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Because of this part I played one night on the stage at RADA, some people assumed I was into Cameron and Babalon and Crowley. No one asked me. But the truth is, I had no idea who Jack Parsons was, or Cameron, or Babalon. In 2005, I didn’t even know how to do a google search to look them up. The others involved in the play showed me pictures and things, but aside from the script, I had no idea what I was involved with. Yet people assumed, like Mia Farrow and Rosemary, that this character was somehow an expression of who I am and how I live my life. Nothing could be further from the truth! In fact, having learned more about these characters from Pasadena, California I have been horrifed to have been involved in glamorizing them on any level.

I have another blog, Winterspells.com, in which I explore the occult as an intellectual interest and as a way to try to understand why I have been drawn to magic and occult subjects all my life. I have been psychic and clairvoyant from birth, but had never been particularly dark, and never evil. I tried to find evidence of witchcraft in my family tree,  to no avail. I looked into my home town in Massachusetts. Perhaps.

I do pick things up in the ethers.

Did Somebody Say TV?

After years of soul searching for the very root cause of my resonance with White Magic, and the Shadows it casts, I have recently come to the conclusion that its source was television.

There are on youtube lots of the old TV shows I grew up watching: Twilight Zone, One Step Beyond, Thriller... In watching a few of them again, I experienced very deep emotional reactions like fascination, attraction, repulsion, dread, the sense that I have been haunted by some of these black and white 1960s American images, and that they disturbed something in me. Our TV time was strictly limited in those days, but those small doses were profound.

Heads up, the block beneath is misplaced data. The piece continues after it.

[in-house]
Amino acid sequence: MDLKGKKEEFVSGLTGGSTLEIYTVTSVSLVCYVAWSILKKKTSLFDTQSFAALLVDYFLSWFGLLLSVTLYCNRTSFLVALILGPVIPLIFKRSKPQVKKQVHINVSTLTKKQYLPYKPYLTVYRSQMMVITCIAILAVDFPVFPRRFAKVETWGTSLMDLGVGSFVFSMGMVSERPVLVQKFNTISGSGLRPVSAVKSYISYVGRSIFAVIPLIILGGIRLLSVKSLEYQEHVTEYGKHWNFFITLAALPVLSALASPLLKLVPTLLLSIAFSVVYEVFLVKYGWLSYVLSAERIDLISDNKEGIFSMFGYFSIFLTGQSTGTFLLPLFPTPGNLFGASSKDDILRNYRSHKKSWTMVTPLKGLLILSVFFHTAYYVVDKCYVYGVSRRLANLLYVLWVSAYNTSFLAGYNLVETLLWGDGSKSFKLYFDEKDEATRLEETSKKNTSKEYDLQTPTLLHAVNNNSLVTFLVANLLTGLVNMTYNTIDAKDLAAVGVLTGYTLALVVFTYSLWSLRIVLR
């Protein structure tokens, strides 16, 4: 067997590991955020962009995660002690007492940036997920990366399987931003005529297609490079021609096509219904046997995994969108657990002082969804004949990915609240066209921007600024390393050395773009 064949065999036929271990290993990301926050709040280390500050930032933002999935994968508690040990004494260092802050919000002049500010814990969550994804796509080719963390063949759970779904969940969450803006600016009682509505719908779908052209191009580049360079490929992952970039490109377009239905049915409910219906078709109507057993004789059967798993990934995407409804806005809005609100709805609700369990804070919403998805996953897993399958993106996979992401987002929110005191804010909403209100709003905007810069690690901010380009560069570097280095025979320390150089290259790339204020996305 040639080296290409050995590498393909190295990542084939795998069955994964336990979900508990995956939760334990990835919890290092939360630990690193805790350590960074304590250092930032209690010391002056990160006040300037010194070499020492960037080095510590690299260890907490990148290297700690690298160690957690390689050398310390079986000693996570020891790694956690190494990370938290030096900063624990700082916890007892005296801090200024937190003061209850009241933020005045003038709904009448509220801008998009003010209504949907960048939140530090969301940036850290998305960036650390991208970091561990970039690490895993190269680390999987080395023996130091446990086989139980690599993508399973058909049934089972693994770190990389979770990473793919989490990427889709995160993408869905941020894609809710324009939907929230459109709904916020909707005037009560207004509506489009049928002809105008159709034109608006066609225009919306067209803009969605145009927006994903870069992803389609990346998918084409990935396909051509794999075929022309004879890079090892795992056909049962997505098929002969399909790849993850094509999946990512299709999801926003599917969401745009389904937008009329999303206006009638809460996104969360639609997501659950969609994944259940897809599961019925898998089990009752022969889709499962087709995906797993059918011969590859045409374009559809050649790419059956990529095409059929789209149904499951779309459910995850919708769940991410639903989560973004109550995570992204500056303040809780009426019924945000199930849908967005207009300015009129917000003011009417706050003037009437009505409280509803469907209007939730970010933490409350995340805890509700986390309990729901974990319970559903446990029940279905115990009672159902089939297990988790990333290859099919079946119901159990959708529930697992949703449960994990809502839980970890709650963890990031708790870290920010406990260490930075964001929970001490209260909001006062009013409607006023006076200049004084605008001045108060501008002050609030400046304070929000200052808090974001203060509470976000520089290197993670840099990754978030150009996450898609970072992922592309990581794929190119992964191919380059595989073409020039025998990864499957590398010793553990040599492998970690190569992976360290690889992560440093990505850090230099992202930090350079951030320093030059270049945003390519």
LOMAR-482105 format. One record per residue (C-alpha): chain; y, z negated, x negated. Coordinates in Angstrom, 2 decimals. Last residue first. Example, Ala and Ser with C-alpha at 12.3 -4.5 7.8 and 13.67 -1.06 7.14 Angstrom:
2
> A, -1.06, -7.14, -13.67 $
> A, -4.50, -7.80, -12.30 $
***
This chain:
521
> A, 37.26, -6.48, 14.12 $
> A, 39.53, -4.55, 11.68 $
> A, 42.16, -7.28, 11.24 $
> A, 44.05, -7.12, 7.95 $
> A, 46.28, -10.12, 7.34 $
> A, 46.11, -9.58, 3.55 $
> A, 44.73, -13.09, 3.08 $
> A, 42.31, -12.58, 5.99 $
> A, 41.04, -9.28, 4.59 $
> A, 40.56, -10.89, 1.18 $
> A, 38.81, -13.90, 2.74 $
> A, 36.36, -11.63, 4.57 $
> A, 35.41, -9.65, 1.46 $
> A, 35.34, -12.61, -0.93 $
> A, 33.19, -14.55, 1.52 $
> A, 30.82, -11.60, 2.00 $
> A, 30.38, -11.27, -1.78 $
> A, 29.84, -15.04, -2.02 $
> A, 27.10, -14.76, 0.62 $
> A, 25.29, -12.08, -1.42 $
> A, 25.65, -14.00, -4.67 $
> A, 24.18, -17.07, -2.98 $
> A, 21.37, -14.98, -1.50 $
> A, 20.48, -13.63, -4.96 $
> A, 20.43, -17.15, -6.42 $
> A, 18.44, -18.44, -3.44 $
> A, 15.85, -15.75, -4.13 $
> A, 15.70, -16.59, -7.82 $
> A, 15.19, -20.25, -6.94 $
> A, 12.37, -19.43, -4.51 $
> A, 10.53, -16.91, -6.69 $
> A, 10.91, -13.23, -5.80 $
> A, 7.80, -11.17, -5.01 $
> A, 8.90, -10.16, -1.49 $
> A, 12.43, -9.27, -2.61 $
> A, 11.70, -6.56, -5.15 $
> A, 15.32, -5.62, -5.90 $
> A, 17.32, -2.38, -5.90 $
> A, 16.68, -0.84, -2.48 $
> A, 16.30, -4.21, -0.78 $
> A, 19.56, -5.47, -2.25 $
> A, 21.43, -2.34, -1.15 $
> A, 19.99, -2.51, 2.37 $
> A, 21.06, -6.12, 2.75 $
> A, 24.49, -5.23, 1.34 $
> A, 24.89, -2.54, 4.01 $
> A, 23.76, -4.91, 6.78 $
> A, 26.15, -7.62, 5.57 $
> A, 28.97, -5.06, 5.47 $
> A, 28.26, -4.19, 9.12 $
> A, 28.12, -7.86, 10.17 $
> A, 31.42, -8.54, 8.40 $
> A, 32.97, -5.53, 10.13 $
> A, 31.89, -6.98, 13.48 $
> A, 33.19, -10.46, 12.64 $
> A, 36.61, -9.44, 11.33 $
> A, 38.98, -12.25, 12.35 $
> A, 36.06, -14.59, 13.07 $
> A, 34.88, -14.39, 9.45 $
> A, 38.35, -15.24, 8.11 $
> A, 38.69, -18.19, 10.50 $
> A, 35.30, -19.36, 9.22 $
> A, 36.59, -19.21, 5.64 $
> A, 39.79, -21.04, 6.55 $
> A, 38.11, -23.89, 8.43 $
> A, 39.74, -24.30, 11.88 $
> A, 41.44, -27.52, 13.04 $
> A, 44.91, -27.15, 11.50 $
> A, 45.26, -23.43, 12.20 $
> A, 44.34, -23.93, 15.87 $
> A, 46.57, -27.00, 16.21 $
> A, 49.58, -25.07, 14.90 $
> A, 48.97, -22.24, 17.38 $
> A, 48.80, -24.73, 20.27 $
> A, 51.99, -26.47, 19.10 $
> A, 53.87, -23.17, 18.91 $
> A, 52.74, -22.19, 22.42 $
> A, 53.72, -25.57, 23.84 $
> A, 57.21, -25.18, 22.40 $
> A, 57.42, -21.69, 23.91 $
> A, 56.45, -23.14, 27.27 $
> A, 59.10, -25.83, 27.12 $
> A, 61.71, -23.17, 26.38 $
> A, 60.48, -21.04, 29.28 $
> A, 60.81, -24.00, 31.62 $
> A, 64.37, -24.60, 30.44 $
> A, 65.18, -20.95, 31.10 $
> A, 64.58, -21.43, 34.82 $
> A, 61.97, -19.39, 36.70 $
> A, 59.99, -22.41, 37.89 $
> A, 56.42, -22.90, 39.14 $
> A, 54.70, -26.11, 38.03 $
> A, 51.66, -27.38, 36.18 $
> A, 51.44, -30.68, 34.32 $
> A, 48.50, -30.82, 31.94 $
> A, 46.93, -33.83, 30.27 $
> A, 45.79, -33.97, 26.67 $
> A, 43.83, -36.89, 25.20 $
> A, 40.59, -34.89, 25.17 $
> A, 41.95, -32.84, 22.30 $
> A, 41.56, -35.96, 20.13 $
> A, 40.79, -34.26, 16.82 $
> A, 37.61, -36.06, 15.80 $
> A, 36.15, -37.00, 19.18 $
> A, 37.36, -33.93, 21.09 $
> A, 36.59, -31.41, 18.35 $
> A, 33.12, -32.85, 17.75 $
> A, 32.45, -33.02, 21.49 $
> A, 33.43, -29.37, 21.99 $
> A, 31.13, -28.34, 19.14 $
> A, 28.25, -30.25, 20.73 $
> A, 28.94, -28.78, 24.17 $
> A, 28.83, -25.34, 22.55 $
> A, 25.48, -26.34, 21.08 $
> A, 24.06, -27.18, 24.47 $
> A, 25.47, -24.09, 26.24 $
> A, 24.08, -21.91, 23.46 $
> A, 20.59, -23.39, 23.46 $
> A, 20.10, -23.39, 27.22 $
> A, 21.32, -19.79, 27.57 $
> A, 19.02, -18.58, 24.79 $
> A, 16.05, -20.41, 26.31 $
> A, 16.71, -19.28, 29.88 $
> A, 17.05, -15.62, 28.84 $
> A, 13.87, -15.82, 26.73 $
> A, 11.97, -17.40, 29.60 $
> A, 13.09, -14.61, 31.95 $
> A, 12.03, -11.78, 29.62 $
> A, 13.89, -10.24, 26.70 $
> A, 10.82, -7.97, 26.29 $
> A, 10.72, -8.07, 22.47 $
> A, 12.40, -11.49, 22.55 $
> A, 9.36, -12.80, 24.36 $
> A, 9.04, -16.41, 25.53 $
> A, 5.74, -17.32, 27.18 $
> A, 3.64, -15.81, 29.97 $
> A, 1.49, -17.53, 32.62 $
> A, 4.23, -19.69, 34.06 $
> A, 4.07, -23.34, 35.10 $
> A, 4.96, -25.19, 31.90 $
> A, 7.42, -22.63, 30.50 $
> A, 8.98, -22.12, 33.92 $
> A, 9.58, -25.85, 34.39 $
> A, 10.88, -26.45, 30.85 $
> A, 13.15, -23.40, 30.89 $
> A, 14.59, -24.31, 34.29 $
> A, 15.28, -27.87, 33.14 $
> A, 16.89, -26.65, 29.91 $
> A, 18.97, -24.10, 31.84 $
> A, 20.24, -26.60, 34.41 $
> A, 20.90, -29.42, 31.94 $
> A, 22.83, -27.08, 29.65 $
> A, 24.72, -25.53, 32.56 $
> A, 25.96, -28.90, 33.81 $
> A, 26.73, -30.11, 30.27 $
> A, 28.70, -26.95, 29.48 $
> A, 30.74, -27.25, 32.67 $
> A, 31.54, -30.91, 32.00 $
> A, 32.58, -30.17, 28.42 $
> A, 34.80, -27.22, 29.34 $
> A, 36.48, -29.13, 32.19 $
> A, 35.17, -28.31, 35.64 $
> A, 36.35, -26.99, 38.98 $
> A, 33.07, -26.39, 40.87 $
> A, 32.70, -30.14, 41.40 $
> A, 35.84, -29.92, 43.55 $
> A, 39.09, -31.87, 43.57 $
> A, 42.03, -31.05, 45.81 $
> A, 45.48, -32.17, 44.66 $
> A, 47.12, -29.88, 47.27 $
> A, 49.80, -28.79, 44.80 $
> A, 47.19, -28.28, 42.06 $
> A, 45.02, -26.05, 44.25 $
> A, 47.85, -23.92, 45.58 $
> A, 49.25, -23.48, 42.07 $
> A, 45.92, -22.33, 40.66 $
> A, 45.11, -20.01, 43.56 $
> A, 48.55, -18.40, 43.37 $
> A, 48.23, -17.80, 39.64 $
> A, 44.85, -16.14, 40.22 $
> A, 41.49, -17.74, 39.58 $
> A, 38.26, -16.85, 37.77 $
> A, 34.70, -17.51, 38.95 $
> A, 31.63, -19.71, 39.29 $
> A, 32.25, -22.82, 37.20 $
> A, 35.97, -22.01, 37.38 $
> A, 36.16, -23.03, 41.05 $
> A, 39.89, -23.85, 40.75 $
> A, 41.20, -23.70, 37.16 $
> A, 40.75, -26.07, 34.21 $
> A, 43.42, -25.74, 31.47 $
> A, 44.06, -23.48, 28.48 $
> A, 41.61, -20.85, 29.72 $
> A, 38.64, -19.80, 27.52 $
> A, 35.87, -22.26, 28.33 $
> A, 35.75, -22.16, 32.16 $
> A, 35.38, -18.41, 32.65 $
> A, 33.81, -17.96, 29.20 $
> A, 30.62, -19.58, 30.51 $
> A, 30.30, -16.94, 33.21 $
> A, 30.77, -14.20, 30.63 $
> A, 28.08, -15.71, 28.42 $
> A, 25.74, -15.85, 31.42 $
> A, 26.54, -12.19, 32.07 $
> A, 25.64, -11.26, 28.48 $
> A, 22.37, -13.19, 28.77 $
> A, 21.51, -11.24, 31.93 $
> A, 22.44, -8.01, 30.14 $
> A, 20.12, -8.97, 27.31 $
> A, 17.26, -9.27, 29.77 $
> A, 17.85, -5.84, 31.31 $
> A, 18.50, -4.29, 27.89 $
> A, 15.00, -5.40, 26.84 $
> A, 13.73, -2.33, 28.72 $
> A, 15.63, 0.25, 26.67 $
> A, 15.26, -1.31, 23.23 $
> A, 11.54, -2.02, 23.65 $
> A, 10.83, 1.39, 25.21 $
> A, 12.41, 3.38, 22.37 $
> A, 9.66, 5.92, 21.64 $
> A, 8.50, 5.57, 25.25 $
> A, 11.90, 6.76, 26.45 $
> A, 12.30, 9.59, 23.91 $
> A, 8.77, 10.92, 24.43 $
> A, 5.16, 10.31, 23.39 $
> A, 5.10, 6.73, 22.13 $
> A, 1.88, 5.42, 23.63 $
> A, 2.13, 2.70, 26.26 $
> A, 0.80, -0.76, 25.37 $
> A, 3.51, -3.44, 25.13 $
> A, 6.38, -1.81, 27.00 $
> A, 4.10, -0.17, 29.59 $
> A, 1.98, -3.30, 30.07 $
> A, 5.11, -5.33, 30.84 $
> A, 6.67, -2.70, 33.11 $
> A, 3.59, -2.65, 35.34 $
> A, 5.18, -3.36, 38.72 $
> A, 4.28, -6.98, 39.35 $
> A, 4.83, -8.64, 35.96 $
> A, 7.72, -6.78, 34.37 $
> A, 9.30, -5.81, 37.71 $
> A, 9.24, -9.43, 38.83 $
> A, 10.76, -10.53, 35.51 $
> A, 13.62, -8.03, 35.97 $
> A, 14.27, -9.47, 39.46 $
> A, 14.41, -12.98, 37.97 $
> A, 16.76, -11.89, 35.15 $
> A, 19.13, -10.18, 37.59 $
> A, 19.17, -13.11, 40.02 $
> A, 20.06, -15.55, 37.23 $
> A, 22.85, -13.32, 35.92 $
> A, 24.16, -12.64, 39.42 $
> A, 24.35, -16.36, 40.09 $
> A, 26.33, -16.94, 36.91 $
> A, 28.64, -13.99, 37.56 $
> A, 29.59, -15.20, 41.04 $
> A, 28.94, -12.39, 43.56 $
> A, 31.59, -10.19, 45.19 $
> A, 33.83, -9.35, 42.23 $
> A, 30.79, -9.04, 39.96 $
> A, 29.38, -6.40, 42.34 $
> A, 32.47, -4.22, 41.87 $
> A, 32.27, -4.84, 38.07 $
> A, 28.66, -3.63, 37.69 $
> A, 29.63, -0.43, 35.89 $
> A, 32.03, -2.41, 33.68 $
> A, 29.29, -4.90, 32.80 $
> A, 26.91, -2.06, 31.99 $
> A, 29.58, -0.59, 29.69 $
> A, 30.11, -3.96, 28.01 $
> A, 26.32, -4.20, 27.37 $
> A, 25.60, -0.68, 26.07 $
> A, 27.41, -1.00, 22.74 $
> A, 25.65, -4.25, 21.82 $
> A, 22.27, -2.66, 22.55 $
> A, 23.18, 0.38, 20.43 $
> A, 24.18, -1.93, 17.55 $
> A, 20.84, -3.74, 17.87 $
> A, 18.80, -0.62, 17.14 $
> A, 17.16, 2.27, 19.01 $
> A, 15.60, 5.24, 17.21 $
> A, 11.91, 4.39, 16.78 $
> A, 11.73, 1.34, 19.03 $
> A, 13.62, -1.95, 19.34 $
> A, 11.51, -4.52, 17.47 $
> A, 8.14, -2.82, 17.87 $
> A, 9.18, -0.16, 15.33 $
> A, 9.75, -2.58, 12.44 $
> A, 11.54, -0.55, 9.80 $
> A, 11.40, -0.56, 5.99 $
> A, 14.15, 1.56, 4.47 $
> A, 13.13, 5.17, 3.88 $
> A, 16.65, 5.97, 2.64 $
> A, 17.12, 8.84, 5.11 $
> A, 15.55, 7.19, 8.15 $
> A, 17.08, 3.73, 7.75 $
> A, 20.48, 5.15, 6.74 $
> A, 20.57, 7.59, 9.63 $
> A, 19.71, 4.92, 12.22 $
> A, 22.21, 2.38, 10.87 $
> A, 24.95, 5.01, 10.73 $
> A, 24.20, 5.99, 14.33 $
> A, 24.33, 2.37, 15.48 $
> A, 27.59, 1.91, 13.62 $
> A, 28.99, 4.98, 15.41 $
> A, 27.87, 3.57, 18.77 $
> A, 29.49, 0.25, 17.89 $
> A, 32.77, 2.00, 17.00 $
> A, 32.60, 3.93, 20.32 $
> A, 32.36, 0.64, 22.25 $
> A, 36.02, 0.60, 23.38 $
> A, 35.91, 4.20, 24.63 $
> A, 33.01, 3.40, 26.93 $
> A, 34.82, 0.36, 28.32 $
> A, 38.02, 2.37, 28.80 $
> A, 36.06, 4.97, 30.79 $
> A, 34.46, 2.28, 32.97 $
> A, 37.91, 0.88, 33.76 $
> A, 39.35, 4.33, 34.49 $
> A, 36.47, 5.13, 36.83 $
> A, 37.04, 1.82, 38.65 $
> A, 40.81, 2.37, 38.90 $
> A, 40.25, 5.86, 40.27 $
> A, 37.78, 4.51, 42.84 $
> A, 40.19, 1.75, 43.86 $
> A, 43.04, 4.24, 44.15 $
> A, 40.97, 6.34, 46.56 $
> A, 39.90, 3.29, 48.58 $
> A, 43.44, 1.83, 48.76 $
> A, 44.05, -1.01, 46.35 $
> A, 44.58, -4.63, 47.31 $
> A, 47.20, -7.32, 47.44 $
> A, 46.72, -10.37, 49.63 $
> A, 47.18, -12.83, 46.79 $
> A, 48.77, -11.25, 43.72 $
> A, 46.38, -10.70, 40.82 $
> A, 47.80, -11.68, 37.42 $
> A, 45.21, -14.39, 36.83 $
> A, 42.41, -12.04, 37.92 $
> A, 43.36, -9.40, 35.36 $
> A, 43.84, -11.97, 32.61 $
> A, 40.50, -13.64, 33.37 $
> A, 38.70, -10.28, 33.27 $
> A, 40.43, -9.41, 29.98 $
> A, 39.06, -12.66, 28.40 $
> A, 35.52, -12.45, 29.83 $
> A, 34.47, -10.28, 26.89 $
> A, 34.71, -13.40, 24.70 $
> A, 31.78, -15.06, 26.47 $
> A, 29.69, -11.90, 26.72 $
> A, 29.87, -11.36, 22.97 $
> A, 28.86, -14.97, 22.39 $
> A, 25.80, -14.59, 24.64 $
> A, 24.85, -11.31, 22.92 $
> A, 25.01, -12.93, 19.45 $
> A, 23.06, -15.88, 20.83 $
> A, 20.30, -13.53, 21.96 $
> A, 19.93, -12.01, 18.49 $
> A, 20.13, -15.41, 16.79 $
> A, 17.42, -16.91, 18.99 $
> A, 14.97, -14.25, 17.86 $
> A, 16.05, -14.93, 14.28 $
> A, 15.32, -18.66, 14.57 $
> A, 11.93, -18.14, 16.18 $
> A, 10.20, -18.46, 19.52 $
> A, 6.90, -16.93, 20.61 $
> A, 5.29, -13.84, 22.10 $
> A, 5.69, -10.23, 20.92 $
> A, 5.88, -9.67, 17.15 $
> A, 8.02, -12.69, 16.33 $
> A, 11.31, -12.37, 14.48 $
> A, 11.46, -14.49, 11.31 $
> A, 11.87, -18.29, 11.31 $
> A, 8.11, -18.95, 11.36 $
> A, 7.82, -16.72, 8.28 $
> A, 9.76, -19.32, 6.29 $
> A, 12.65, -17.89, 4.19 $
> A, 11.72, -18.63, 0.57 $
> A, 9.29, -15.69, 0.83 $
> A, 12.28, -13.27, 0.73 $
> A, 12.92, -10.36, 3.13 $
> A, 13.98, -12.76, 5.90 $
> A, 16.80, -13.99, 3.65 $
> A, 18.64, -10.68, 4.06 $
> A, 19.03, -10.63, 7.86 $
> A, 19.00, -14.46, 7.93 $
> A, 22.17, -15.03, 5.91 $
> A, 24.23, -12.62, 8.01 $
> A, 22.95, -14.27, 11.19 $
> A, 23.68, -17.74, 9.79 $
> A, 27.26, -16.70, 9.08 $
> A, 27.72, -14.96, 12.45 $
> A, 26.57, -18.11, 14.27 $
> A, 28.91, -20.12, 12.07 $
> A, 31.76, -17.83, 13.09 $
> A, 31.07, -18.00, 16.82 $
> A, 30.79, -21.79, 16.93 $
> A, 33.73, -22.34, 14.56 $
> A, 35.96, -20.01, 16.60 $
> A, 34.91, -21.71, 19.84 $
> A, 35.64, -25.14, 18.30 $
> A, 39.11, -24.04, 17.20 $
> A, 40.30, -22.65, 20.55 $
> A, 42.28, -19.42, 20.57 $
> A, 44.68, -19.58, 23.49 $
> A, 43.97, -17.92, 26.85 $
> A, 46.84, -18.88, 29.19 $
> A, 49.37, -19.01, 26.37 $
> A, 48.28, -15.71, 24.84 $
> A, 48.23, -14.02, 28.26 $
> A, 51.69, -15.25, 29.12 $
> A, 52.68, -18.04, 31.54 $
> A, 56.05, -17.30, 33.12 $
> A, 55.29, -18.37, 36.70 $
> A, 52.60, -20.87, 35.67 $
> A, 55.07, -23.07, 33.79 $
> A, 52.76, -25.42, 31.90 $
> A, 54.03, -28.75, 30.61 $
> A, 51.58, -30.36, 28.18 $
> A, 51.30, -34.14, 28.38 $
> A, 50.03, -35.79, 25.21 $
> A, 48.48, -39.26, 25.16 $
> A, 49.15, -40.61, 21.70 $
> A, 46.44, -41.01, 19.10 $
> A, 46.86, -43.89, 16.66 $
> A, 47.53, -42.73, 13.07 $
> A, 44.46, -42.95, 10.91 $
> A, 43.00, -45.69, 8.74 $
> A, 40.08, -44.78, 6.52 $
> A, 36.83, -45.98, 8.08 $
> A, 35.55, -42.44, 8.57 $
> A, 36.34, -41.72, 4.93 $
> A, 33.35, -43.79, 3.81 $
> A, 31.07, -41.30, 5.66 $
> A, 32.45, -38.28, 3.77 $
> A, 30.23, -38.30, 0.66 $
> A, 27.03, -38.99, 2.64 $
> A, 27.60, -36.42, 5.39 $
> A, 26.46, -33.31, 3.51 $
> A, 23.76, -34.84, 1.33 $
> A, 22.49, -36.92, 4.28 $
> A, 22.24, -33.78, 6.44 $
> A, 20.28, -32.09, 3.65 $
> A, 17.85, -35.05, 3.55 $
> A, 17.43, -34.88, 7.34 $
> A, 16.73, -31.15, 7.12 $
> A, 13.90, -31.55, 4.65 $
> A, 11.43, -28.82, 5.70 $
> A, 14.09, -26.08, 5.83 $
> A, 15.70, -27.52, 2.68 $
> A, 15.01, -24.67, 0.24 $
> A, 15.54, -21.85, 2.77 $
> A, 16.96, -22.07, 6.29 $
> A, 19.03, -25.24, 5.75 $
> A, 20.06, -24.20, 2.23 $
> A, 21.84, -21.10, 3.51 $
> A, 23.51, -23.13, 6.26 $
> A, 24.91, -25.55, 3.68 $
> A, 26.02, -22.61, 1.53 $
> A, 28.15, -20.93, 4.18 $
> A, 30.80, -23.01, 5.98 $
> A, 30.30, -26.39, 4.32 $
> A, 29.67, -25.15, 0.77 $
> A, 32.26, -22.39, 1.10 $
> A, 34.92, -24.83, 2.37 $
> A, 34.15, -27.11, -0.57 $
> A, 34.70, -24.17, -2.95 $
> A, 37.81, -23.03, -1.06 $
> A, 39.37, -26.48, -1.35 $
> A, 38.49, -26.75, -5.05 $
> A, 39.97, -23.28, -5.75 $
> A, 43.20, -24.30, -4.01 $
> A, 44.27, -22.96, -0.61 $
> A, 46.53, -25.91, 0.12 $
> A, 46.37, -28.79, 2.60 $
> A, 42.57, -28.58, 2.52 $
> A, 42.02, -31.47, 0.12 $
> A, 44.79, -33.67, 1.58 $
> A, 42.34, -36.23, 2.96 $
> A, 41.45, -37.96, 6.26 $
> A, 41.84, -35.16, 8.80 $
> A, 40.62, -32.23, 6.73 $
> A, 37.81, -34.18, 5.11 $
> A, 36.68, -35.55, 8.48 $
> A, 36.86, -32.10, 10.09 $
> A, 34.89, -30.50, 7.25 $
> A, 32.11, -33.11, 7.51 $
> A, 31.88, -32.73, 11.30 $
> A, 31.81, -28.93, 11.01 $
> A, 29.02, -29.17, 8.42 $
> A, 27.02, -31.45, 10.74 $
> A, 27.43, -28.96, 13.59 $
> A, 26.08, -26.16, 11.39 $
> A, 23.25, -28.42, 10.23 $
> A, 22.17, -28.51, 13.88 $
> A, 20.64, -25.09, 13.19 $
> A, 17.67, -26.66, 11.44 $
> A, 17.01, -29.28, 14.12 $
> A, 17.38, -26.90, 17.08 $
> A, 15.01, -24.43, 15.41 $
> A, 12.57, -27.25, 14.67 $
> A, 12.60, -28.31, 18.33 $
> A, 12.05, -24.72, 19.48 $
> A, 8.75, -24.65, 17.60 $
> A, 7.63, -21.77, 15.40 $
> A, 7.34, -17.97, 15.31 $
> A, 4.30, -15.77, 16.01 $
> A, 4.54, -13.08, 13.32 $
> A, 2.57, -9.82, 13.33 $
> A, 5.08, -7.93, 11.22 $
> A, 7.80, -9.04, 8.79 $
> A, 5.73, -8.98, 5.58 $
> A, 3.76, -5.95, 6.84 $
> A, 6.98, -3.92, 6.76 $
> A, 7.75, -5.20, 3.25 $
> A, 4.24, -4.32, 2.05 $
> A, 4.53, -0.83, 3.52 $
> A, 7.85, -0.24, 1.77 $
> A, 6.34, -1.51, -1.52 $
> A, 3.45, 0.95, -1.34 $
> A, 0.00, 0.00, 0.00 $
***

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I’m not trying to bow out like a coward about my exploration of dark subjects. Just setting the record straight, something I’ve needed to do for a long time.

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13 Books that Made Me Want to Write

The urge to tell stories began in childhood for me. My father was a great reader of classic novels and he passed this interest on to me. I was thinking about the books I’ve read throughout my life and the ones that inspired me to say “I want to do that!” So I made a list.

Some books that inspired me are long out of print and long gone. As my reading skills developed, I discovered a taste for mysteries like Secret of the Haunted Pool and things like that. I made up a story based on that at one time.

These books are not necessarily my favorites, but they were the ones that excited the Muse in me. They sparked my imagination in a way that said not only: “I want to do that!” but “I have to.”

Stories build up in your subconscious, you see, over time, then start agitating to get out. These books were the seeds, many planted deep in my consciousness as soon as I could read. Images attract me, and all of these authors have the ability to create iconic images in their stories that resonate for a long time.